Calibration buffers pH 4.00 and pH 9.21 are common buffers to use to
perform the slope adjustment calibration. To adjust the slope of your pH
electrode is absolutely necessary to make accurate pH measurements.
a pH electrode output slope at 25°C should be 59.2 mV/pH unit. In
practice the output of a new and good working pH sensor can be, at best,
close to the theoretical value. However, with time, the slope will
decrease so that the response will diminish further from the theoretical
value. As already stated the characteristic of a pH electrode will
change with time due to electrode coating and aging.
Just a reminder, as mentioned on "The pH versus temperature relation" page of this site the slope of a pH electrode output is temperature dependent. The slope increases with increasing sample temperature, and decreases with decreasing sample temperature.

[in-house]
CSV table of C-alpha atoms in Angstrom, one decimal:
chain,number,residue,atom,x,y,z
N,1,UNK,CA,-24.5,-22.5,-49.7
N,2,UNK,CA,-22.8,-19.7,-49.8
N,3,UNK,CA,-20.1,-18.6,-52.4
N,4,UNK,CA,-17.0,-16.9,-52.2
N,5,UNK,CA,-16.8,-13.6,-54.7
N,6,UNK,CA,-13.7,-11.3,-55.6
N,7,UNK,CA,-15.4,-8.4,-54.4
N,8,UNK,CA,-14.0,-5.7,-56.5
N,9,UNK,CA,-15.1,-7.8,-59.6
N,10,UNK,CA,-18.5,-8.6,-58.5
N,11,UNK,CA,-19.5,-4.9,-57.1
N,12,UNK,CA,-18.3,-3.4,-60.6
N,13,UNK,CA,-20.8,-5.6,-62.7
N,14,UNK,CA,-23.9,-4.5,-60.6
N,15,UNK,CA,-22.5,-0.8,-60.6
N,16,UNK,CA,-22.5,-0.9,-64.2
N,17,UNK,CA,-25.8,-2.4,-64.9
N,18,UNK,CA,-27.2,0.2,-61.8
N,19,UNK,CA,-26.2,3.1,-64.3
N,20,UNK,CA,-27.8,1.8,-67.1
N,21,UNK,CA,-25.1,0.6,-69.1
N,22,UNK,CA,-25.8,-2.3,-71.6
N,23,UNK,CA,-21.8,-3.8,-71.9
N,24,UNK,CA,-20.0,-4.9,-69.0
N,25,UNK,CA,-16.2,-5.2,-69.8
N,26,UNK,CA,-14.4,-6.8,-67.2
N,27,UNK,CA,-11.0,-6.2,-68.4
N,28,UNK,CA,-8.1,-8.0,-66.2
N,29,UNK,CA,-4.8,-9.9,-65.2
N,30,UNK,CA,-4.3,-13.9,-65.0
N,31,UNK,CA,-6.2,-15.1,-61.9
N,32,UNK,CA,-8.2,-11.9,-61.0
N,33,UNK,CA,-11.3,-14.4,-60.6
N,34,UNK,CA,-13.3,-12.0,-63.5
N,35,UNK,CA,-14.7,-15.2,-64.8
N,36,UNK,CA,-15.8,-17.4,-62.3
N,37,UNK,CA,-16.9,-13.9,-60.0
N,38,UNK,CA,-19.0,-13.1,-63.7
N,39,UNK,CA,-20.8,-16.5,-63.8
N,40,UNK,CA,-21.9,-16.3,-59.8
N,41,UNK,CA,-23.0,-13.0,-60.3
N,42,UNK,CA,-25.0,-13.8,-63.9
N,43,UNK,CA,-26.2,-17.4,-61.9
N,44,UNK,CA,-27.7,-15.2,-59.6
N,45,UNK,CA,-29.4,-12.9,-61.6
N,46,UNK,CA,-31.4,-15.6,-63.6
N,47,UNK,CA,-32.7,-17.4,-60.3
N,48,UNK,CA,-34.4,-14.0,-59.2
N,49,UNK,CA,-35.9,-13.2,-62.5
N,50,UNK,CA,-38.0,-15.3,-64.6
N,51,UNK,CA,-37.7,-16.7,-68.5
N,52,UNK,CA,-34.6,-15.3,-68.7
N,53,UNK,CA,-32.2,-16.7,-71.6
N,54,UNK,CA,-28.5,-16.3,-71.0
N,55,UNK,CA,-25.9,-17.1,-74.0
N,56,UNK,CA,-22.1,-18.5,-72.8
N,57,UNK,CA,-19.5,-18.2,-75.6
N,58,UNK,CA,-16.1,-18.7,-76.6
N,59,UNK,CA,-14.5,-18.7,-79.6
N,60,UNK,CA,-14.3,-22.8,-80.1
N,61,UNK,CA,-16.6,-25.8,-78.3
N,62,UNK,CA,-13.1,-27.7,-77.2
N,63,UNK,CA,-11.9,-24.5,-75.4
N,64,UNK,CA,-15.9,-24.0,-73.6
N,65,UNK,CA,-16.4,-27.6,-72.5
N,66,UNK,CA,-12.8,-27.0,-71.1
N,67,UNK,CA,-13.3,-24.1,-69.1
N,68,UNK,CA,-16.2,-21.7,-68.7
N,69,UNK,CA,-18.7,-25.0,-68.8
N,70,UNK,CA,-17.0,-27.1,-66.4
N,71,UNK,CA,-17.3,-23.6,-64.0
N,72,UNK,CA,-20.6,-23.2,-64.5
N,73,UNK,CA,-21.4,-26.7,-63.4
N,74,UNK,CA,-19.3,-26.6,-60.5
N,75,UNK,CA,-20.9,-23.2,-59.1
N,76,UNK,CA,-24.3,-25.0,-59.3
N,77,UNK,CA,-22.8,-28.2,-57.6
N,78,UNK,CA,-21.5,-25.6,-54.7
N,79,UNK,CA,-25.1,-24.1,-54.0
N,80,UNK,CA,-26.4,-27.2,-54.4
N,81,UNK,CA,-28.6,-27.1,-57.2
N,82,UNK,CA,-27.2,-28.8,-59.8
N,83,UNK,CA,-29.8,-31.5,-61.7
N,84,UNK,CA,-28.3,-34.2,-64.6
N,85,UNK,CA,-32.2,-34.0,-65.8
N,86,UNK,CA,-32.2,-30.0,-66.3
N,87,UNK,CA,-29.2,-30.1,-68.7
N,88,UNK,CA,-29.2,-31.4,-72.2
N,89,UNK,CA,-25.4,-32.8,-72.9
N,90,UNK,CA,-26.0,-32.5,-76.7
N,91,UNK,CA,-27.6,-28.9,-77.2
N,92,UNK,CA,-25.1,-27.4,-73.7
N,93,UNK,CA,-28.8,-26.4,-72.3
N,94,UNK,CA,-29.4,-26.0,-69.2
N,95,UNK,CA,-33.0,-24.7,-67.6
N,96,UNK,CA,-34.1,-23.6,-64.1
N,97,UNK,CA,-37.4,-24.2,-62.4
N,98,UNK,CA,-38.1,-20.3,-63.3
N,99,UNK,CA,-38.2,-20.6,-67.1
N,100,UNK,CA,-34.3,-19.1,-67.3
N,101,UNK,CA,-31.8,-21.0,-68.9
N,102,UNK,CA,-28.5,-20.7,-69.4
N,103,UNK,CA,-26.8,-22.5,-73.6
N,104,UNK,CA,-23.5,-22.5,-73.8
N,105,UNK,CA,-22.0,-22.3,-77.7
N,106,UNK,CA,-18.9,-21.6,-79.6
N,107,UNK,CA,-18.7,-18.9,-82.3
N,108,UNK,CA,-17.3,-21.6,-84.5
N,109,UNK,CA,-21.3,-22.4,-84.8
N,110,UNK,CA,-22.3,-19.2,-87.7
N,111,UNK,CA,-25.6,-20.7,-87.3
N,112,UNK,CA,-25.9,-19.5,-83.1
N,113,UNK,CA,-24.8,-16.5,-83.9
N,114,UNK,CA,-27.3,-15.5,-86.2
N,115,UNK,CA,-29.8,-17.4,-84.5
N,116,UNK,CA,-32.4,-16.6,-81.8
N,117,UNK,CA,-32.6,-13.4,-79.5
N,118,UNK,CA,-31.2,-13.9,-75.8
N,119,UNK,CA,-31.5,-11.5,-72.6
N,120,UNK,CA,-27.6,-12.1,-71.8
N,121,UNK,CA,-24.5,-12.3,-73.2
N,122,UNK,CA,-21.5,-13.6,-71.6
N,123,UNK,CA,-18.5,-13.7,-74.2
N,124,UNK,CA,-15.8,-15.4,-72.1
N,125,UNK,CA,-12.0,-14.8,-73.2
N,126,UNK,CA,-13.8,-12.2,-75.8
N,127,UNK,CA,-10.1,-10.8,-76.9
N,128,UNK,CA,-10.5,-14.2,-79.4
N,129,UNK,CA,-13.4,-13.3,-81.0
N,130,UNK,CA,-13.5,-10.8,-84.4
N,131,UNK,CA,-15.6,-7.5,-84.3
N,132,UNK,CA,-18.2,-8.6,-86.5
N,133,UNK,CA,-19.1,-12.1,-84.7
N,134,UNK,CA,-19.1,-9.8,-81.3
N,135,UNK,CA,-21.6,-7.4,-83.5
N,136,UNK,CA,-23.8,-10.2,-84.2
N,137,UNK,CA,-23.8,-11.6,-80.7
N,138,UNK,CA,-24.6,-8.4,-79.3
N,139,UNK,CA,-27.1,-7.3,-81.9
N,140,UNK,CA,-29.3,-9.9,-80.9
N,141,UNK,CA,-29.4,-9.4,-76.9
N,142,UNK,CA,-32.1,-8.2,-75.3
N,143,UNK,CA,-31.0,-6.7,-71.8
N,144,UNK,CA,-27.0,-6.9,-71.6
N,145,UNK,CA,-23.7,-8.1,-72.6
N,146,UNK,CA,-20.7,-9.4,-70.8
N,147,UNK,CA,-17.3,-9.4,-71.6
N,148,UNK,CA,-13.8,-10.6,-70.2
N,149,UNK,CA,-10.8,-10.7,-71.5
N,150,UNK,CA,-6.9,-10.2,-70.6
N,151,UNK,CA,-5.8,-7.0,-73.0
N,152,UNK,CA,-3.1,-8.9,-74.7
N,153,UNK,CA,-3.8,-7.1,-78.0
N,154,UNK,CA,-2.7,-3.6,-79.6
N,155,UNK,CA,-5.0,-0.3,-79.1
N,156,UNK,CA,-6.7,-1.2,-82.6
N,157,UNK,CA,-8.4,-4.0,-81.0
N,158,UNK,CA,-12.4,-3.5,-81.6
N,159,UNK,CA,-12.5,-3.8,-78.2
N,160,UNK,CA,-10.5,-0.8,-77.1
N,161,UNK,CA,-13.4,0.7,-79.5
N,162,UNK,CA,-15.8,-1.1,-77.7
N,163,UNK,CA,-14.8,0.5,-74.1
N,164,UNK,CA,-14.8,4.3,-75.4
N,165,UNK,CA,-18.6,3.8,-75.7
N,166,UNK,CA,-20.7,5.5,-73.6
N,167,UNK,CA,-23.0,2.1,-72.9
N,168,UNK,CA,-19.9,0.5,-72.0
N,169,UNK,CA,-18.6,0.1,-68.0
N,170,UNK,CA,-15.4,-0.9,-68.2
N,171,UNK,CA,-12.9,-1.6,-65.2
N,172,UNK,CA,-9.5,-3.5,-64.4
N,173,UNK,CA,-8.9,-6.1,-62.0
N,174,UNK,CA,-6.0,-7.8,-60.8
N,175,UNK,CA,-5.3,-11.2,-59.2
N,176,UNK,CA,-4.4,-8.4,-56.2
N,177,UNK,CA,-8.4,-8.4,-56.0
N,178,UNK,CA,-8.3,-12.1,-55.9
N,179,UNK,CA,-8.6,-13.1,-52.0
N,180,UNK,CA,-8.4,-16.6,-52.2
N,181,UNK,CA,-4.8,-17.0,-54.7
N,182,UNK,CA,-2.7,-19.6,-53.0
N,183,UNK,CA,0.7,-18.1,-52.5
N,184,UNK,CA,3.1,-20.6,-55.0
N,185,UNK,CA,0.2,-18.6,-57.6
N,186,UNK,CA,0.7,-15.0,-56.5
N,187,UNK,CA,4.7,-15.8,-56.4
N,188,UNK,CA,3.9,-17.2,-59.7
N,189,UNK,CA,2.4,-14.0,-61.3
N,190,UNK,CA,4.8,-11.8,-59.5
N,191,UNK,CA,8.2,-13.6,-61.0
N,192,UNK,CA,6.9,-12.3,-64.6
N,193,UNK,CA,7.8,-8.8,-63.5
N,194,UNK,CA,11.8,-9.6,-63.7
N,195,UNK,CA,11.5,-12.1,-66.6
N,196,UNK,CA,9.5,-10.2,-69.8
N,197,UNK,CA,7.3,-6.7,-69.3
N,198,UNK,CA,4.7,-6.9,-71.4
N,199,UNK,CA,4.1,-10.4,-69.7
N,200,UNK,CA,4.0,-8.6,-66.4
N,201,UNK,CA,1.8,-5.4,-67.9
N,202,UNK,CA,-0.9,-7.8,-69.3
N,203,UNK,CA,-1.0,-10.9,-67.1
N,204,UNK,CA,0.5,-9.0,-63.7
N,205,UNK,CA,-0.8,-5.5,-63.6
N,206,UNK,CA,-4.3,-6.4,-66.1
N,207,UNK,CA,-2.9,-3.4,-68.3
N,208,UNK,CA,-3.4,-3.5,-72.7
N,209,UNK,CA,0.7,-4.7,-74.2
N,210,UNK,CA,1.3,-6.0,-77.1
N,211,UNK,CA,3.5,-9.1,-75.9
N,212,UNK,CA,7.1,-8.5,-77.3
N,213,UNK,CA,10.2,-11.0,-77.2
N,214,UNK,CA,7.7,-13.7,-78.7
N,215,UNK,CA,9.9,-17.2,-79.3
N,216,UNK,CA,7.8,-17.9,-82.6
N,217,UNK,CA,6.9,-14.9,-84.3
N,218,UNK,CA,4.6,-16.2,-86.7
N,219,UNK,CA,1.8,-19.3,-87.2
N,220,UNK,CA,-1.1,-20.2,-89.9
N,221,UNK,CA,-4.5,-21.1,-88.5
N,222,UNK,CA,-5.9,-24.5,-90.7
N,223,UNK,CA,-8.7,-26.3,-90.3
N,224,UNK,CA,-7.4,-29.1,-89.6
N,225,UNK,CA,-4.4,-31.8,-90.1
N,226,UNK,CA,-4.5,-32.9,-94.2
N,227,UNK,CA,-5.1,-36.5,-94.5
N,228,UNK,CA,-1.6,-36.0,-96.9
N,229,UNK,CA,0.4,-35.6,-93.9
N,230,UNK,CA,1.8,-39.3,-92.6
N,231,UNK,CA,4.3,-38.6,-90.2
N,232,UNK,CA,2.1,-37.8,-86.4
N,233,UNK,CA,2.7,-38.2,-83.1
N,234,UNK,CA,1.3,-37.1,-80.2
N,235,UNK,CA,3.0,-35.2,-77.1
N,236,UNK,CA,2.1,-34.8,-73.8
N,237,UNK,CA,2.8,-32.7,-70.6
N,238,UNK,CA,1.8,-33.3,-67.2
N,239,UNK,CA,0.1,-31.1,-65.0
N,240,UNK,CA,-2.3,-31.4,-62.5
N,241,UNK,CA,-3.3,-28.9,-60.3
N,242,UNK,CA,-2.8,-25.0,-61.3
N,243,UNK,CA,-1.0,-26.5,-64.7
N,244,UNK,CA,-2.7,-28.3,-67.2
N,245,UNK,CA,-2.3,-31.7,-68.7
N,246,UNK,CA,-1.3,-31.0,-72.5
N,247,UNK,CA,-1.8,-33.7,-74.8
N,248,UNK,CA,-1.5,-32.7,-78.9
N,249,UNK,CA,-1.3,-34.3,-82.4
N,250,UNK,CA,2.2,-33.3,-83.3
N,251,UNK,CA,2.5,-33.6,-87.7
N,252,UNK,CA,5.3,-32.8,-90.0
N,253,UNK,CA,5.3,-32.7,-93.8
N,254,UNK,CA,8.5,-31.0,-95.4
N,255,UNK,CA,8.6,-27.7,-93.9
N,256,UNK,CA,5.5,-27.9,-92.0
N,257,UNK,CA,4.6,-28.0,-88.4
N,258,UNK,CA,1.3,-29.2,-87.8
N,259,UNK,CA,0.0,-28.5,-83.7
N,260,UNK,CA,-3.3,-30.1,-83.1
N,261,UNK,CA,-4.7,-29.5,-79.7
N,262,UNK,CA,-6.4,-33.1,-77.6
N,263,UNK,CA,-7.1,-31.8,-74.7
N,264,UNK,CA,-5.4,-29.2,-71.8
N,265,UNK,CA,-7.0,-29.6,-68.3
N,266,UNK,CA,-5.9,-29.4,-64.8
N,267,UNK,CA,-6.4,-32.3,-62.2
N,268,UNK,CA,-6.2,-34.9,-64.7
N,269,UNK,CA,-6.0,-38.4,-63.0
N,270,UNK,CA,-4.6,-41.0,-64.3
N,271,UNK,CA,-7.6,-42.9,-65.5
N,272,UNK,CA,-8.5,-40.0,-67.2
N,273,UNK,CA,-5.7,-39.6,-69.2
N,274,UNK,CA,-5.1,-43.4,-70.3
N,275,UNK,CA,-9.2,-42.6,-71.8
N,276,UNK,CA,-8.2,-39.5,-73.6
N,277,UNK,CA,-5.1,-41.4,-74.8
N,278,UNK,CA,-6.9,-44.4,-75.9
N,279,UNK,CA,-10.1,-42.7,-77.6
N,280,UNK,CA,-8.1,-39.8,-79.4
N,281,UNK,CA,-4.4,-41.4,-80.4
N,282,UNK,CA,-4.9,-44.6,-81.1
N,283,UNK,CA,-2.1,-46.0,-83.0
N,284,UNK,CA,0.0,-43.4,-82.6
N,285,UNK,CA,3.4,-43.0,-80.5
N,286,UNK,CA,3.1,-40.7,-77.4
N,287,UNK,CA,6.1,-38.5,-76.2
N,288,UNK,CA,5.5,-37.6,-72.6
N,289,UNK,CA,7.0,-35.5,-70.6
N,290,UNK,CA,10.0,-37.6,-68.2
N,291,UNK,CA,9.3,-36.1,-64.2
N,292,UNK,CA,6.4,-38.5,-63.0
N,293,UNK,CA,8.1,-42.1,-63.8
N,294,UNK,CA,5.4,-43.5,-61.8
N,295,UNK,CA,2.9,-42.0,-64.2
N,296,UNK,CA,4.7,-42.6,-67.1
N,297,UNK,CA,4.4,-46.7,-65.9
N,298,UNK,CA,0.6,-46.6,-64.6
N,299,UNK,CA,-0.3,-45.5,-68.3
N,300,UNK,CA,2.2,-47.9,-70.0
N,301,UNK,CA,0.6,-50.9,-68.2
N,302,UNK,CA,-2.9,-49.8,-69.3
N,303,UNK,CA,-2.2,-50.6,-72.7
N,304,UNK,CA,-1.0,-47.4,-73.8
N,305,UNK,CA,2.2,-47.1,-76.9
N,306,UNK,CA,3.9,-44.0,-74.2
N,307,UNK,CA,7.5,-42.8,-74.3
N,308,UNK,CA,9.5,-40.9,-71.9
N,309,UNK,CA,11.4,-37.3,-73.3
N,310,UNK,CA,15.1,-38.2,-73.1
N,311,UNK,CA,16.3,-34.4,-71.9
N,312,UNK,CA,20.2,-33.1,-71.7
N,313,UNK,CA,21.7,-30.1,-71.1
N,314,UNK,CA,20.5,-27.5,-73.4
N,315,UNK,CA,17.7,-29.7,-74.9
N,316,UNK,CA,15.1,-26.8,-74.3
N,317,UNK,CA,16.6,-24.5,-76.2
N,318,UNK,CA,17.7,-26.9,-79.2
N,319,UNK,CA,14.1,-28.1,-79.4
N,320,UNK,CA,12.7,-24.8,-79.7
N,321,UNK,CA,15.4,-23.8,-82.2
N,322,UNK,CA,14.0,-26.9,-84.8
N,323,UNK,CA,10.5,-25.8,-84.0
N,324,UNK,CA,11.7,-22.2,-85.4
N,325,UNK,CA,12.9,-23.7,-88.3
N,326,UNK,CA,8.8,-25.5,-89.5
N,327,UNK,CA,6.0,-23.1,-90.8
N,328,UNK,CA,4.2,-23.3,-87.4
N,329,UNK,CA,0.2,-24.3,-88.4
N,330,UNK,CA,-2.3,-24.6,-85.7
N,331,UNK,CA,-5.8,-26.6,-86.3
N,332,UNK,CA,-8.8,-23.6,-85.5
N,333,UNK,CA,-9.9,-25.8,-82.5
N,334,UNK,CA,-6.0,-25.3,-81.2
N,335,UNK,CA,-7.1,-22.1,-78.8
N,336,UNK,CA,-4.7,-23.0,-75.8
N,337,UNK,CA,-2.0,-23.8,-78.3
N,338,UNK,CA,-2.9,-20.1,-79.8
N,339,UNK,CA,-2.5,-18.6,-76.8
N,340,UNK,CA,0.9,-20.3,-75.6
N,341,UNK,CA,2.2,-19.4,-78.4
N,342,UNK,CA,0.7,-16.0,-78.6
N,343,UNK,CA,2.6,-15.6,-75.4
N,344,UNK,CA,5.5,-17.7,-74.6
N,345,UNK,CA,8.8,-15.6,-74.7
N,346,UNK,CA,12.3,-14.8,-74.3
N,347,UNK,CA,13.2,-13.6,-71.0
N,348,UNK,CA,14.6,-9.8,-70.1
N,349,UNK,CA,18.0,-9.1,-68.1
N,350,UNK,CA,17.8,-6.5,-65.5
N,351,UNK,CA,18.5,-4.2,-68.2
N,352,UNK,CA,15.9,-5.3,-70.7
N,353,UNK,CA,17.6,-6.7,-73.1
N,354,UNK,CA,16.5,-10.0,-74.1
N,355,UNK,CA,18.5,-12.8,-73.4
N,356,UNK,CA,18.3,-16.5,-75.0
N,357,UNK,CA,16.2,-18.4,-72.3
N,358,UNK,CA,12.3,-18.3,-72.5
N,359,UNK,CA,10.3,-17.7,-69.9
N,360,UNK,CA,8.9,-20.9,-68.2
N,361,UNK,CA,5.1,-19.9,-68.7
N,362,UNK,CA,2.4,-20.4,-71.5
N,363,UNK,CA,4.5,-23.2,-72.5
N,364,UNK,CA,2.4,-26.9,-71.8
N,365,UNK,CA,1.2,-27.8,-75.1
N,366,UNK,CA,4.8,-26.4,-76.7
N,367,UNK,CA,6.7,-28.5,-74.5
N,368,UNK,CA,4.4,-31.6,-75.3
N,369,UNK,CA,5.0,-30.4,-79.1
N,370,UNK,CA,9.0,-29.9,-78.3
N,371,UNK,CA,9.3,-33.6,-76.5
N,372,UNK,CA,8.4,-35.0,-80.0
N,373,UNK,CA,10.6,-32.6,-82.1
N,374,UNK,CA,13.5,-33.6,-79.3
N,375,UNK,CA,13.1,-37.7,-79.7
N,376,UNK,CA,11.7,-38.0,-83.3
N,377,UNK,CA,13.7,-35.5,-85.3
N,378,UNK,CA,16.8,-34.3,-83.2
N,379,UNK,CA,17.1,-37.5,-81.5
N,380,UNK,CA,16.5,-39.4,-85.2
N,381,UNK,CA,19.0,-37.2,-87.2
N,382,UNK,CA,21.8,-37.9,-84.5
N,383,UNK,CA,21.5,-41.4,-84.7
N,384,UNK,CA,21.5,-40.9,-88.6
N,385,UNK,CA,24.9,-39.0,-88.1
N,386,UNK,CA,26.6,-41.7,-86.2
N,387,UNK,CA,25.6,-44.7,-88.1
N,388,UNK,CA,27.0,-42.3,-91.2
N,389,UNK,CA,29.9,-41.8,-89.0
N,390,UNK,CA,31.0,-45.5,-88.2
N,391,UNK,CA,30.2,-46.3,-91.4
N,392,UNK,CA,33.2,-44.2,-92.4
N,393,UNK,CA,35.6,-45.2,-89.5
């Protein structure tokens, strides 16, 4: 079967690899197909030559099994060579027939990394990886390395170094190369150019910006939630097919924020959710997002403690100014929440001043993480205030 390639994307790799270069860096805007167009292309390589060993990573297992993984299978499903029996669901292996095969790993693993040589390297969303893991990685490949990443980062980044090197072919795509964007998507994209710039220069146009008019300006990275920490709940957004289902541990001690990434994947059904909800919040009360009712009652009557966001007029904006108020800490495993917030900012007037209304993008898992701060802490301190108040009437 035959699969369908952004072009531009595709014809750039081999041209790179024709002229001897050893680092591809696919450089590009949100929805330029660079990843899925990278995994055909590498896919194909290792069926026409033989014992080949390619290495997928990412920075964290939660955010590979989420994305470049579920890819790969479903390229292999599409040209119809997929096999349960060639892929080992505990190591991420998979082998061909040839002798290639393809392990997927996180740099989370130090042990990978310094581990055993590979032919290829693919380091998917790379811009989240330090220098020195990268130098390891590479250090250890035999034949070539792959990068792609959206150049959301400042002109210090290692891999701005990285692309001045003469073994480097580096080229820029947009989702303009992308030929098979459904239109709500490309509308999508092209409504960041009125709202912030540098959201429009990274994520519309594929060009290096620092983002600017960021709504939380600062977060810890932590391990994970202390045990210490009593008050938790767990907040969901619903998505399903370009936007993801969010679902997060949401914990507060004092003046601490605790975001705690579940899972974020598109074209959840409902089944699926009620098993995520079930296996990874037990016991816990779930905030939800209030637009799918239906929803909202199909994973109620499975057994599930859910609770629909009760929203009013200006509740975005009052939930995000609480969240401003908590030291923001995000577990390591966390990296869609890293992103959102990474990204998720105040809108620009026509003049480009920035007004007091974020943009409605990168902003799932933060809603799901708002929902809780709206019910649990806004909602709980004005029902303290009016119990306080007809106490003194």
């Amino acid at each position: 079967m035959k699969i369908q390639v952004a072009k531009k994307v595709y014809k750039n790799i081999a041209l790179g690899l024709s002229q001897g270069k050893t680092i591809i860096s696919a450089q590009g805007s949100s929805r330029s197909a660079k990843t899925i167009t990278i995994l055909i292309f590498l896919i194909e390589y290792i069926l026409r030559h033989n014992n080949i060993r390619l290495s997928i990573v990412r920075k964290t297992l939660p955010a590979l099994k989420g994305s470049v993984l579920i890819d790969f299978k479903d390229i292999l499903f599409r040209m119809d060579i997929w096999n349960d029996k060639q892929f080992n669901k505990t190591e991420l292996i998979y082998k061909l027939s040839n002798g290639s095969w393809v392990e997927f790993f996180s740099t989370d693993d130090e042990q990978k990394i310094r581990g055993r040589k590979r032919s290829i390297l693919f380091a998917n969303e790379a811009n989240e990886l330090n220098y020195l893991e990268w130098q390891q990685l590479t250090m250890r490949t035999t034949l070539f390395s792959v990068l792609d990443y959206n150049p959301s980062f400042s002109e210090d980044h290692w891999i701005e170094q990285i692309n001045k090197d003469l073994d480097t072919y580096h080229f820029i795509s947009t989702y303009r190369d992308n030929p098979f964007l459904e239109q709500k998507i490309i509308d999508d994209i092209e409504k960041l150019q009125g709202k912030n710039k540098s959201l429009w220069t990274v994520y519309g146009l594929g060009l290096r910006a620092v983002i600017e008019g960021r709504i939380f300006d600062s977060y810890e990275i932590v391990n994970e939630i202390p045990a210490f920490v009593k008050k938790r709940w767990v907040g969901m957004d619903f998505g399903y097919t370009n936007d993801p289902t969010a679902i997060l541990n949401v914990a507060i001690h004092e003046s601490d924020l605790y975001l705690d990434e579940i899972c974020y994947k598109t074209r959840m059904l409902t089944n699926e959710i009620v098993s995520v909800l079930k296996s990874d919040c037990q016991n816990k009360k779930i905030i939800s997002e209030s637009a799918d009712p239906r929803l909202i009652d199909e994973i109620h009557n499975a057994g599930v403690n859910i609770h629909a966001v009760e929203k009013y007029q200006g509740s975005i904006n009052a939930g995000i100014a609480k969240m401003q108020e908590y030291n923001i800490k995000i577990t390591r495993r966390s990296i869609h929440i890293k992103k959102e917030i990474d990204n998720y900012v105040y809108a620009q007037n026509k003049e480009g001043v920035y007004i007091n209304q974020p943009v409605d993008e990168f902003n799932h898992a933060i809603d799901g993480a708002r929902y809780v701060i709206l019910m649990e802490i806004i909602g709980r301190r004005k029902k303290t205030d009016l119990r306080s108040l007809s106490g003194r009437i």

determine the slope of a straight line you have to know at least two
points. Since you have performed the zero point adjustment you need an
If the measured value is above the zero point (pH 7.0) the second calibration point should be slightly above the expected pH of the sample. If instead the measured value is below the zero point (7.0 pH) the second calibration point should be slightly below the expected pH of the sample. However, for practical reasons, the use of buffers with a greater differential in pH values has become the convention. This is the reason the common calibration buffers are pH 4.00 and pH 9.21.
What is an acceptable slope range
slope value is specified as mV/pH or as a percentage of the theoretical
value (100% = 59.2 mV/pH). Depending on electrode coating and aging
it's more common to have a slope value below 100% than above 100%.
As a thumb of rules, if the slope value is:
Manufacturers of pH electrodes often specify the slope value for an electrode in good conditions.
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